Children of God Rev. Dr. Durrell Watkins John 1.1-5, 14 Let us dwell together in peace, let us not be instruments of our own or others’ oppression; and now, may God’s word be spoken, may only God’s word be heard. Amen. I say, “God is good.” You say, “All the time.” I say, “All the […]

Children of God
Rev. Dr. Durrell Watkins
John 1.1-5, 14

Let us dwell together in peace, let us not be instruments of our own or others’ oppression; and now, may God’s word be spoken, may only God’s word be heard. Amen.

I say, “God is good.”
You say, “All the time.”
I say, “All the time.”
You say, “God is good.)
After we do that three times, I’ll say, “alleluia.
And you will answer, “Amen.”
Okay?

God is good (all the time)
All the time (God is good)
God is good (all the time)
All the time (God is good)
God is good (all the time)
All the time (God is good)
Alleluia! (Amen).

Wouldn’t it be exciting if we believed God was truly good, and also, always present. What difficulty or obstacle could ever steal our joy if we believed there was an infinite goodness that was everywhere present, including right wherever we happen to be?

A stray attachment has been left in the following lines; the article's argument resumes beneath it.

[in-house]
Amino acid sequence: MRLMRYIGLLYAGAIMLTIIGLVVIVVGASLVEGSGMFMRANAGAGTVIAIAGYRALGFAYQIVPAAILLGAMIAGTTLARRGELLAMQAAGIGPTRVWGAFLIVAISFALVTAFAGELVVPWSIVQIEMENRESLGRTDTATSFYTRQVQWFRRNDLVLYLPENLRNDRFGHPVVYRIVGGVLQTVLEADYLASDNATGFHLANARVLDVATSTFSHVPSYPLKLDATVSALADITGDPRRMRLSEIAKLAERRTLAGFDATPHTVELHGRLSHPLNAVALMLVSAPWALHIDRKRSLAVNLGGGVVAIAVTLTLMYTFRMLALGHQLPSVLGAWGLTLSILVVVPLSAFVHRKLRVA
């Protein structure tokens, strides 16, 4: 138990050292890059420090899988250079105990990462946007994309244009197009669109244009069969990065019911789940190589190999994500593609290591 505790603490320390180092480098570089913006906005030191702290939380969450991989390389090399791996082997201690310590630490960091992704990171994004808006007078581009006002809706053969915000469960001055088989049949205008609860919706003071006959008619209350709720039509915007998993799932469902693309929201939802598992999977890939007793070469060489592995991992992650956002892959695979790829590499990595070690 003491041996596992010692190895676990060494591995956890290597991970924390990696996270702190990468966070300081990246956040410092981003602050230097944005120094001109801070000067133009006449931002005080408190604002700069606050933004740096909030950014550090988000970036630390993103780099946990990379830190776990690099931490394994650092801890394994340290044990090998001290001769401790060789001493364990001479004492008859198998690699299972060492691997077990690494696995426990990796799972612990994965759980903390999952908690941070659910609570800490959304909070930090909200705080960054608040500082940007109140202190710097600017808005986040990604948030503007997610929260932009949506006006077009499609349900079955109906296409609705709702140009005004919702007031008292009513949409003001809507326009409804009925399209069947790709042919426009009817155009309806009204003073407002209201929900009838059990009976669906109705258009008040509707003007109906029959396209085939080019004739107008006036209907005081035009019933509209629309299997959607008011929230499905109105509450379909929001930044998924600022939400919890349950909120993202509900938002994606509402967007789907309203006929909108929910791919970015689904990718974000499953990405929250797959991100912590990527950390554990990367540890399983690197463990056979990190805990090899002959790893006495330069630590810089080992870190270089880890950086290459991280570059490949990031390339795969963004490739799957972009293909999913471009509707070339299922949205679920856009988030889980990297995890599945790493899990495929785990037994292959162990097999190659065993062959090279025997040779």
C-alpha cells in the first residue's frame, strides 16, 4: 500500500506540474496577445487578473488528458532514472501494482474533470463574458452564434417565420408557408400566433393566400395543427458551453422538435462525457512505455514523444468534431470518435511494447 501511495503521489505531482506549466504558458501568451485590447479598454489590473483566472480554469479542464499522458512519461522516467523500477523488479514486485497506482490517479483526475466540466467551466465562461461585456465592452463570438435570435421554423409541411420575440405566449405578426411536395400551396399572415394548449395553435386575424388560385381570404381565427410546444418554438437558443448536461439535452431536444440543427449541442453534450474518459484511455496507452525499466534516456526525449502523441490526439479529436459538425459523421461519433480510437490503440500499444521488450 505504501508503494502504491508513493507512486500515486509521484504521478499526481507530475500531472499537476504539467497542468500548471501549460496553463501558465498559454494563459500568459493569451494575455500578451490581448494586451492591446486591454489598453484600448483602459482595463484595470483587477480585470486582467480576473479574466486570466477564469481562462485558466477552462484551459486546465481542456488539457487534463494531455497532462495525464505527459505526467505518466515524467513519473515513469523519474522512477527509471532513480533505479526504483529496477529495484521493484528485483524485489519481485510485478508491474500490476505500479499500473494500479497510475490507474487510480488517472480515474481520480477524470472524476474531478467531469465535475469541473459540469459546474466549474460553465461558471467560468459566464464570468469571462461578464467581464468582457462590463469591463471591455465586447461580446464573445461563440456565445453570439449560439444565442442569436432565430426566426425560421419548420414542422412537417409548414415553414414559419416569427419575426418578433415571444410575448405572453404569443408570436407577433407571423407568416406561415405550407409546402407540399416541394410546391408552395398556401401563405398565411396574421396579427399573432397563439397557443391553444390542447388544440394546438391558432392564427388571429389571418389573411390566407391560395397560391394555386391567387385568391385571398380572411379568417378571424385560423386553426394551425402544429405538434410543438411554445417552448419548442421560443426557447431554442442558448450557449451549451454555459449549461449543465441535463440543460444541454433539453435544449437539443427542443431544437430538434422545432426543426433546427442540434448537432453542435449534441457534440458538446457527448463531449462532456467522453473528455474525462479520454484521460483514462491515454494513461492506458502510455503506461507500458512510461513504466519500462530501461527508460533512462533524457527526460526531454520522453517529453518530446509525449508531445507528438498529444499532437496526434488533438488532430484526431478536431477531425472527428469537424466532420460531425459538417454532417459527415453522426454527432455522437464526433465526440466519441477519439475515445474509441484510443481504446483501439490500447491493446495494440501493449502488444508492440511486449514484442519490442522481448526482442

The gospel tells us today that God dwells among us, that the divine Idea for the universe and all that is in it was with God always and that divine Idea continues to express through all that is, including us.

The wisdom literature we find in the book of Proverbs tells us that Wisdom, or we could still say the divine Idea, is available to us and always has been.

We often think of Jesus as being the chid of God, but Franciscan spirituality suggests that creation itself is the first incarnation of God. All life is the divine Self made visible. All life is the child of God, part of God, coming from God and carrying something of God.

God is all-in-all expressing through all.
God is source and substance.
God is not a being, but Being itself, the ground of all being.

In other words, God is omnipresence.
There’s not a spot where God is not.